Yesterday I visited the David P J Ross Magna Carta vault at Lincoln Castle – the new vault intended to display Magna Carta in a fitting home as a UNESCO Memory of the World document.
I think that the building’s architects had been trammelled into a view of accessibility in which wheelchair access overrode everything else. Don’t get me wrong – I don’t disagree with level access. What I do disagree with is the lack of holistic oversight in which the blinkers came on and no other consideration seemed to have been taken.
You enter a circular vault at ground level from the castle’s prison in which you see two sets of stairs and a central lift taking you down to the Magna Carta and to the cinema below. Nice piece of design – level access doesn’t seem to be “special”, but is everyday and integrated into the design.
Except . . . on the back wall is a modern English translation of the Magna Carta, carved in stone. It’s called the “wall of words” in the visitor blurb. The sole translation and transcript of the entire thing in the entire building, making the original Latin of the document accessible in English. Can you read it in its entirety? No, because you have to look at it from either side of the lift shaft, which blocks your view of either the right or the left side of the carved translation. With so many lines of text too, it is easy to lose track when trotting from one side to the other to try and make it out. On the stairs, as they curve round the lift shaft, you have a chance to read the text but the shadow cast by the lift, which is opposite the door, makes it difficult, and, of course, when you are visiting on a busy day you cannot pause on the stairs. Then, when you are on the next level down, the text at the top is too high to comfortably read.
If you watch the slide show on the visitor blurb, picture 2 shows what I’m talking about. It was impossible to take a photo of the entire thing even for the press office, and you can see the shadow of the lift shaft. Surely this carving is a statement: “THIS is the significance and resonance of the document you are about to see, made accessible in modern English”. It matters. It mattered to me, someone with a knowledge of the language of the original and with palaeographic skills. How much more for visitors who don’t have this background and who want to commemorate their heritage.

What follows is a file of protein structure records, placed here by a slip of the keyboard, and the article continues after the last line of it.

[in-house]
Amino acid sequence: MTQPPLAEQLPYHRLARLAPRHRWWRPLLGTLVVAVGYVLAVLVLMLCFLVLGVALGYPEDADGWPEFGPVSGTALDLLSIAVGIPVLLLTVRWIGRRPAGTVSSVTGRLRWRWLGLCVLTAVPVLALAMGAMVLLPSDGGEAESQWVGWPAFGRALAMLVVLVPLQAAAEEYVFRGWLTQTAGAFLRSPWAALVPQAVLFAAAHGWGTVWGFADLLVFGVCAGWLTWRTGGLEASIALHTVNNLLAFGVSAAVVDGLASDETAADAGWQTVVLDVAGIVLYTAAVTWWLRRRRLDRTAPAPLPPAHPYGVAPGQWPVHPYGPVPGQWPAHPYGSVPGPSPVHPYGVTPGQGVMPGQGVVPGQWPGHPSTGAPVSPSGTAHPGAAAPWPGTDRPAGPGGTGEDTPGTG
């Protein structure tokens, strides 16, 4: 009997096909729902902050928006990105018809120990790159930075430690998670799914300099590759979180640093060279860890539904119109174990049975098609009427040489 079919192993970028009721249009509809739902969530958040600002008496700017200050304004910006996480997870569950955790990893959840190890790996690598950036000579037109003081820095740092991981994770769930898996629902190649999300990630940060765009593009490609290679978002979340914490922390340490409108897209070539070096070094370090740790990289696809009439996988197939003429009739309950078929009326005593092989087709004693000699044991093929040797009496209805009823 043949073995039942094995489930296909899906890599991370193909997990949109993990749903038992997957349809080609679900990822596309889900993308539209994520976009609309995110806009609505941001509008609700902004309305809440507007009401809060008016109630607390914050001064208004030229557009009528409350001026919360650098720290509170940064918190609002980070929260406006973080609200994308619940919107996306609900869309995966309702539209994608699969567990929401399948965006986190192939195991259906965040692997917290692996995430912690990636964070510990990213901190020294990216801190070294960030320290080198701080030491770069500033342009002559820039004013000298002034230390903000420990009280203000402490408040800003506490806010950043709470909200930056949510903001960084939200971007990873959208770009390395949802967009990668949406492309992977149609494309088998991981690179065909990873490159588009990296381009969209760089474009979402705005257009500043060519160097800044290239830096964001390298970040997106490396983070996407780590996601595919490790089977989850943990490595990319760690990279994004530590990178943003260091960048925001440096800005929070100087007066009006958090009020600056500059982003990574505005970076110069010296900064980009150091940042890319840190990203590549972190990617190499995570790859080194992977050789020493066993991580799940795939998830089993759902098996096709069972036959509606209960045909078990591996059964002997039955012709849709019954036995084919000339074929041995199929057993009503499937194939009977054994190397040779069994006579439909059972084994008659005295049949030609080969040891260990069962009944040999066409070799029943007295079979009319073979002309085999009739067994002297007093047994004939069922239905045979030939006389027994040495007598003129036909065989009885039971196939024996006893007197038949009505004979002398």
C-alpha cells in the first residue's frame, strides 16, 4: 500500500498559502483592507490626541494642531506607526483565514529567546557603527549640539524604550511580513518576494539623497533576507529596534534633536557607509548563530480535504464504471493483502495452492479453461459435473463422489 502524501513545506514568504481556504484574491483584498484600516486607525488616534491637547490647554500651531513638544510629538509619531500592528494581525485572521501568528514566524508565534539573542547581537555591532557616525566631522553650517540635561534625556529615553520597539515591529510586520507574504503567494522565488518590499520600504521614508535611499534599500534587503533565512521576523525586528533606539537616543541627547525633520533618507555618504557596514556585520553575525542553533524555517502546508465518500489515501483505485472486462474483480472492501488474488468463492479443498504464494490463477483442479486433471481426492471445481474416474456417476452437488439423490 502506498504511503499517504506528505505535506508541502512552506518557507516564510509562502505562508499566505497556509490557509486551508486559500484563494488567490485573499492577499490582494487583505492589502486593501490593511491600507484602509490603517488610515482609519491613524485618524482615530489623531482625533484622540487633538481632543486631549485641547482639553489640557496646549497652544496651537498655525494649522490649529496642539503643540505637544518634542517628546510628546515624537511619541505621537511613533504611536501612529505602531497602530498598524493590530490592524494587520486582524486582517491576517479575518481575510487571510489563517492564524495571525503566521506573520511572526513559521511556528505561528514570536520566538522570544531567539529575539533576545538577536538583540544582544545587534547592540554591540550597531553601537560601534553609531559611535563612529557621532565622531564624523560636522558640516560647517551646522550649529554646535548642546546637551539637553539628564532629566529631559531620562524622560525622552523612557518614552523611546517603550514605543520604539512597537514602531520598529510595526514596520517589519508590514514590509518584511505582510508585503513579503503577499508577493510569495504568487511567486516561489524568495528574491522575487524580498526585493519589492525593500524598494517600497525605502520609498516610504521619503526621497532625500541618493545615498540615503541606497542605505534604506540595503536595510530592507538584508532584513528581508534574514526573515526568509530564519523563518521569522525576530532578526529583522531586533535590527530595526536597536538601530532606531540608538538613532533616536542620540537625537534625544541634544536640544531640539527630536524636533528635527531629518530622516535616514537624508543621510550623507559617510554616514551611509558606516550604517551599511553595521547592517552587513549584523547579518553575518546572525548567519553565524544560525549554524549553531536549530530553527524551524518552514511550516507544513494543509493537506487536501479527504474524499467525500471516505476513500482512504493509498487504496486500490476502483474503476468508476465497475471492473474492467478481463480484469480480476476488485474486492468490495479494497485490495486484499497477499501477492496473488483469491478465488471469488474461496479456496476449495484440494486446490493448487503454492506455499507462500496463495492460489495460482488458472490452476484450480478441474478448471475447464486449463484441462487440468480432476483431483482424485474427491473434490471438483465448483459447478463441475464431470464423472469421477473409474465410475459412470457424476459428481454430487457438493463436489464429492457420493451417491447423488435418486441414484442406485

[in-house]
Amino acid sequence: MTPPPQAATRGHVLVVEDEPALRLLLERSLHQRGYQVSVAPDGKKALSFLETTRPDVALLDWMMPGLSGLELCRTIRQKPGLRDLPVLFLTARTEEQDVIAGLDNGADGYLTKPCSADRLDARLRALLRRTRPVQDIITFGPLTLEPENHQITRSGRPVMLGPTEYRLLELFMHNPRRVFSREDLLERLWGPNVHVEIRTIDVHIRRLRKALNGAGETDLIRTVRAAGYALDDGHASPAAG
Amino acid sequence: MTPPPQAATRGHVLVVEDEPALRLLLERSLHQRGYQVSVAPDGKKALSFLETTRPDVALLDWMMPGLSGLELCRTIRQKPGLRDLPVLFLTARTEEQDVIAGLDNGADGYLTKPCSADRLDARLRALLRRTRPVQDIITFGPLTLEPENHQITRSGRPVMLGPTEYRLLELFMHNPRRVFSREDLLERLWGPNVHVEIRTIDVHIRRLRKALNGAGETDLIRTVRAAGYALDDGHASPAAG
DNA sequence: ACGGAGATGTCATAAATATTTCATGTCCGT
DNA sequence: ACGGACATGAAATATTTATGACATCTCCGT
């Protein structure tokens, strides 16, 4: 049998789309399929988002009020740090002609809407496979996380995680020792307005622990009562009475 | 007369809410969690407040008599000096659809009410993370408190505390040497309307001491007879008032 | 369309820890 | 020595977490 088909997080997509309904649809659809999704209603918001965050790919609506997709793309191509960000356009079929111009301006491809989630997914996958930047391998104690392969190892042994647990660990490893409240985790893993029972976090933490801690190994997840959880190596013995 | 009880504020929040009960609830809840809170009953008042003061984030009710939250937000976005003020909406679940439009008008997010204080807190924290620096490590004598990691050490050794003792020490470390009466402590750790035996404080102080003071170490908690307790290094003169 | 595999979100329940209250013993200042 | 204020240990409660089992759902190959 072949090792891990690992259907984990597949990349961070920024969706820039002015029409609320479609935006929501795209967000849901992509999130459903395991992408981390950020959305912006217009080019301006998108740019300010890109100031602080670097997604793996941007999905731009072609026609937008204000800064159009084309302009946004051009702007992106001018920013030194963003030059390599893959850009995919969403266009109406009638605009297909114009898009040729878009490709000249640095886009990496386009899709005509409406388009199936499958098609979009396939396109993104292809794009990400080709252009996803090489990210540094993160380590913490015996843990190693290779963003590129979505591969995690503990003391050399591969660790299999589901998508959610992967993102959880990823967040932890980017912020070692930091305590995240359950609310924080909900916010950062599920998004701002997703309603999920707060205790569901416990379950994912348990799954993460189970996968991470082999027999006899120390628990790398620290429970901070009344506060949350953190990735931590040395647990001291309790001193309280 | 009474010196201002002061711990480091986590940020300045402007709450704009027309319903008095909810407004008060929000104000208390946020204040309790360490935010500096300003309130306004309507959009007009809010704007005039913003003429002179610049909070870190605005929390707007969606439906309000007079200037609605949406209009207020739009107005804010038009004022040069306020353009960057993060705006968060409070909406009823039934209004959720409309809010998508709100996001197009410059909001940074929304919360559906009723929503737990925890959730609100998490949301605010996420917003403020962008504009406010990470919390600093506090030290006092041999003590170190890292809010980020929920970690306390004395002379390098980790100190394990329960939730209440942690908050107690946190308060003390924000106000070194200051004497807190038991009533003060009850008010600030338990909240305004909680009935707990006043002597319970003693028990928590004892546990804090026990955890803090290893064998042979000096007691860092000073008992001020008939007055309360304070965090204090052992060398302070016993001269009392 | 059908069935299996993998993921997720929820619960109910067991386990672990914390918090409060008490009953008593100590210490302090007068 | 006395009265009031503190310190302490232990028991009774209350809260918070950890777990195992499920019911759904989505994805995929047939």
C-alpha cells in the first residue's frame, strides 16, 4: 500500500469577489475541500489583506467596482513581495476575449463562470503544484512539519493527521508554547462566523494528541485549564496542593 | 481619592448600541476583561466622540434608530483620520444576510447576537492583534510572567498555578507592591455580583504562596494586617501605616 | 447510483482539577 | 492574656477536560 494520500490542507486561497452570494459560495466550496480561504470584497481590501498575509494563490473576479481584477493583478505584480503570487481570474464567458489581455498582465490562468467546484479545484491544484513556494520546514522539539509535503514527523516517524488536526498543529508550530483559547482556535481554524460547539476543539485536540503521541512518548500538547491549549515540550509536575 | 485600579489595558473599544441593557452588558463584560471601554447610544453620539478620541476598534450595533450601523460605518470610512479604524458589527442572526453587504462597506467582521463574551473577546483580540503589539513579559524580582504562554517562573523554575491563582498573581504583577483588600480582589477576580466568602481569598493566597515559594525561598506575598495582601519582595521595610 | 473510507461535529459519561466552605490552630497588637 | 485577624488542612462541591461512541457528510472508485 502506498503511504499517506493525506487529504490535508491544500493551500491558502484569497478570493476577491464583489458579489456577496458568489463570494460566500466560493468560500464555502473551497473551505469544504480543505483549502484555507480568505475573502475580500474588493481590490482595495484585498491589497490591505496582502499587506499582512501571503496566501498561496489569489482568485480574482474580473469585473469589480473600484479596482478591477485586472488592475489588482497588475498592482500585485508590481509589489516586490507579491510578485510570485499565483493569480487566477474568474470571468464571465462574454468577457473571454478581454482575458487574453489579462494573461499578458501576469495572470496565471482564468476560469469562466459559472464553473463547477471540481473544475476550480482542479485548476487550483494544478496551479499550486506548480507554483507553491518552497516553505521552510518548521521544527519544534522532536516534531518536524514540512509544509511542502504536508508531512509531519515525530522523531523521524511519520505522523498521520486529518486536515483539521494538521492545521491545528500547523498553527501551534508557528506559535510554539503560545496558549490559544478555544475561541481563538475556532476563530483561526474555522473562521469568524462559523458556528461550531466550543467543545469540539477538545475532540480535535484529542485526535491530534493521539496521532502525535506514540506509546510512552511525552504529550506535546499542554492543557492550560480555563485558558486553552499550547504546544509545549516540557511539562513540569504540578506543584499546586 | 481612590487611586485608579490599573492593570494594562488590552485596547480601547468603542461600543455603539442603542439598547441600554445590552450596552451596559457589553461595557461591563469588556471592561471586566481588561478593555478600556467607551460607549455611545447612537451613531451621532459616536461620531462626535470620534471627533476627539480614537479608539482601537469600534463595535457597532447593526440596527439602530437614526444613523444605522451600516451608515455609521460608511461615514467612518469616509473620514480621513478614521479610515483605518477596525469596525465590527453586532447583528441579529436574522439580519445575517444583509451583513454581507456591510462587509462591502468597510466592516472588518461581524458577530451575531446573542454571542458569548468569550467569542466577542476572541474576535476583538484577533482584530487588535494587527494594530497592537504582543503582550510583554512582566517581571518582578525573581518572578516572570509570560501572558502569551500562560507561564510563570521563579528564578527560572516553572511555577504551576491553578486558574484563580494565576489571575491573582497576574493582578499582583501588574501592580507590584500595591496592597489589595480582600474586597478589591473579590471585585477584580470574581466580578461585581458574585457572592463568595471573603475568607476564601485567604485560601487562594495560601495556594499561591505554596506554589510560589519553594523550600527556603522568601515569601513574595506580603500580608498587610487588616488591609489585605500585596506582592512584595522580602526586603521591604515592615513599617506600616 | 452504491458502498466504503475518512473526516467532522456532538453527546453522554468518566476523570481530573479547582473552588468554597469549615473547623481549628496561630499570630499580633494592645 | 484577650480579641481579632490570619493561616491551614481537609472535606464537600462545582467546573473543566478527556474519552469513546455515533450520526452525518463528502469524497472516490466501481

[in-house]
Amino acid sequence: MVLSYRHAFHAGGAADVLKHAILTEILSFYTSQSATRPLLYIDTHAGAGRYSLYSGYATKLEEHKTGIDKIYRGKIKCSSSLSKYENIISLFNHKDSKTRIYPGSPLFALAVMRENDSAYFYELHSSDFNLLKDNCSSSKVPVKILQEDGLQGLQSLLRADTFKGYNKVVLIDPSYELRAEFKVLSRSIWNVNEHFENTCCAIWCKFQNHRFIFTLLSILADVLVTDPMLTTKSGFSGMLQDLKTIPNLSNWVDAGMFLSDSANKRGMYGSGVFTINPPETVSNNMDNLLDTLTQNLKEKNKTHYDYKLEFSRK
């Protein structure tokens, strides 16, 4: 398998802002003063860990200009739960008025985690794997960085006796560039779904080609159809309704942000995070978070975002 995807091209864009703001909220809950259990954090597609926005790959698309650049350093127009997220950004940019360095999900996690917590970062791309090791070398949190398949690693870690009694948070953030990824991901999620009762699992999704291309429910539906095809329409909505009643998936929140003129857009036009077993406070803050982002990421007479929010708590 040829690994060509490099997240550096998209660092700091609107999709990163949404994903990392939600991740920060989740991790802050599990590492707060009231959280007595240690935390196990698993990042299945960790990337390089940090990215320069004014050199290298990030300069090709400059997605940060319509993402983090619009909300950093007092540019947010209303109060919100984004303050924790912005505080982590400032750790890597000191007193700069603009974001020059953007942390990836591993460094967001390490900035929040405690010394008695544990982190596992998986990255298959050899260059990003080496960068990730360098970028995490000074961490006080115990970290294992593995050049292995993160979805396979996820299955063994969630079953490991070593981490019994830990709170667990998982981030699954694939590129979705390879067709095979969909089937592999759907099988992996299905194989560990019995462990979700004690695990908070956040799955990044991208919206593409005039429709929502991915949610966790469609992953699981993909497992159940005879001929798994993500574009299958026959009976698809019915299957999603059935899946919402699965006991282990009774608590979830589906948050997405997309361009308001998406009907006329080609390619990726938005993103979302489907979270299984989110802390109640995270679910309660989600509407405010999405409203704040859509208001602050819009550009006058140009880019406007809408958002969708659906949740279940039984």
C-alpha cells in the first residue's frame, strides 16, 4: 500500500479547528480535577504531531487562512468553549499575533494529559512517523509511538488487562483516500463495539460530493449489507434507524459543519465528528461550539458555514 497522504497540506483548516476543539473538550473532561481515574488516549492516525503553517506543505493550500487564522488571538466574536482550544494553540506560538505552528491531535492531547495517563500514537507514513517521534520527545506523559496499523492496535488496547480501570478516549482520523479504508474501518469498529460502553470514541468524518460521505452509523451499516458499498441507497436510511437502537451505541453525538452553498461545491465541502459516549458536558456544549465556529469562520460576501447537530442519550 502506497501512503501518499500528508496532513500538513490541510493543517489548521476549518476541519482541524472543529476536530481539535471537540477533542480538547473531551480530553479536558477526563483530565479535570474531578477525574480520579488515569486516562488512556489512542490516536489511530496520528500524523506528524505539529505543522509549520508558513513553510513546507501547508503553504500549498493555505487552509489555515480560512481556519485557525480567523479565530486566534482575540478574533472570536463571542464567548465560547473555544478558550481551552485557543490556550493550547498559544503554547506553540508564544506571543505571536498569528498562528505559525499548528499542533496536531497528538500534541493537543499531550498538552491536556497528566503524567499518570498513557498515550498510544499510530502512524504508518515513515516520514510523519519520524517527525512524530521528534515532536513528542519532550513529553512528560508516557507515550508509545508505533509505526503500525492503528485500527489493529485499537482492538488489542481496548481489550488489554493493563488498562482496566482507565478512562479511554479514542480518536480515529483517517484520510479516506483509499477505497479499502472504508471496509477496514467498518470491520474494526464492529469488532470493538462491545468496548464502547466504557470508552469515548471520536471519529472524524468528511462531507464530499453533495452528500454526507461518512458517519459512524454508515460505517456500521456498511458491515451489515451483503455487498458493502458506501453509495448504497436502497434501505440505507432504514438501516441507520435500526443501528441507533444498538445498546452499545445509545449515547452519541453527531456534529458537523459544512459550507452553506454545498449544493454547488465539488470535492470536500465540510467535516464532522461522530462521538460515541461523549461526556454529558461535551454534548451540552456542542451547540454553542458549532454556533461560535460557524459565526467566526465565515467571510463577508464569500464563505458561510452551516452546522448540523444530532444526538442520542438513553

Accessibility is about more than making buildings accessible to people with wheelchair mobility, it is all about an integrated concept of design. It really is. Translating the document into modern English ticks the box for intellectual access. Conceptually, too, the idea should have been successful – carving out the text is a nice illustration of the document’s enduring power. Making it visually inaccessible – for such a nice piece of carving too, which should have been a showcase feature of the building, is a terrible own goal. Someone should have spotted this at some point of the project, but, you see, people never see ‘access’ in holistic terms, they just think level access ticks all the boxes and that’s it. But what is the point if visitors cannot read the sole English translation of the most significant document in English history in its entirety?
There is no interpretation on the walls of the Magna Carta room itself. There are labels in each display case – but no transcripts, translation, or discussion of each manuscript’s interesting features: for example in the Lincoln manuscript it is possible to see the way the crinkles in the parchment reveal the spine and shoulders of the original animal whose skin it was made from (something I know from my own knowledge) or how long it took to write out, possibly around 8 hours – this I got out of Magna Carta, David Carpenter, Penguin, 2015).
So that’s one transcript dealt with. What about the other? Below the Magna Carta vault is the cinema level – a circular space with a semi-circular screen and a film putting the Magna Carta and subsequent documents in the context of their times. There were, of course, no subtitles on the film. Since intertitles of key dates were flashed up in the centre of the screen, the technology was there in the film for centrally-placed subtitles, which would probably have benefited many more people than deaf and hard-of-hearing visitors. In a circular space with hard walls, the sound was boomy and echoing and quite hard to decipher at times. Even a transcript would have been helpful and better than nothing, but none was available.
There was also nothing that I could see that made the Magna Carta accessible to visually impaired people, but again, that is a question of a holistic approach to access. A braille transcript would have been a good start, but I am sure that other approaches could have been taken, e.g. using the cinema space as an interpretive space instead, with the opportunity to display interpretation panels and expanded details of the text. A computer interactive display allowing you to zoom in would have been ideal, and an excellent opportunity to deliver another English translation.
The vault is a bare-bones approach to history in which we come away none the wiser.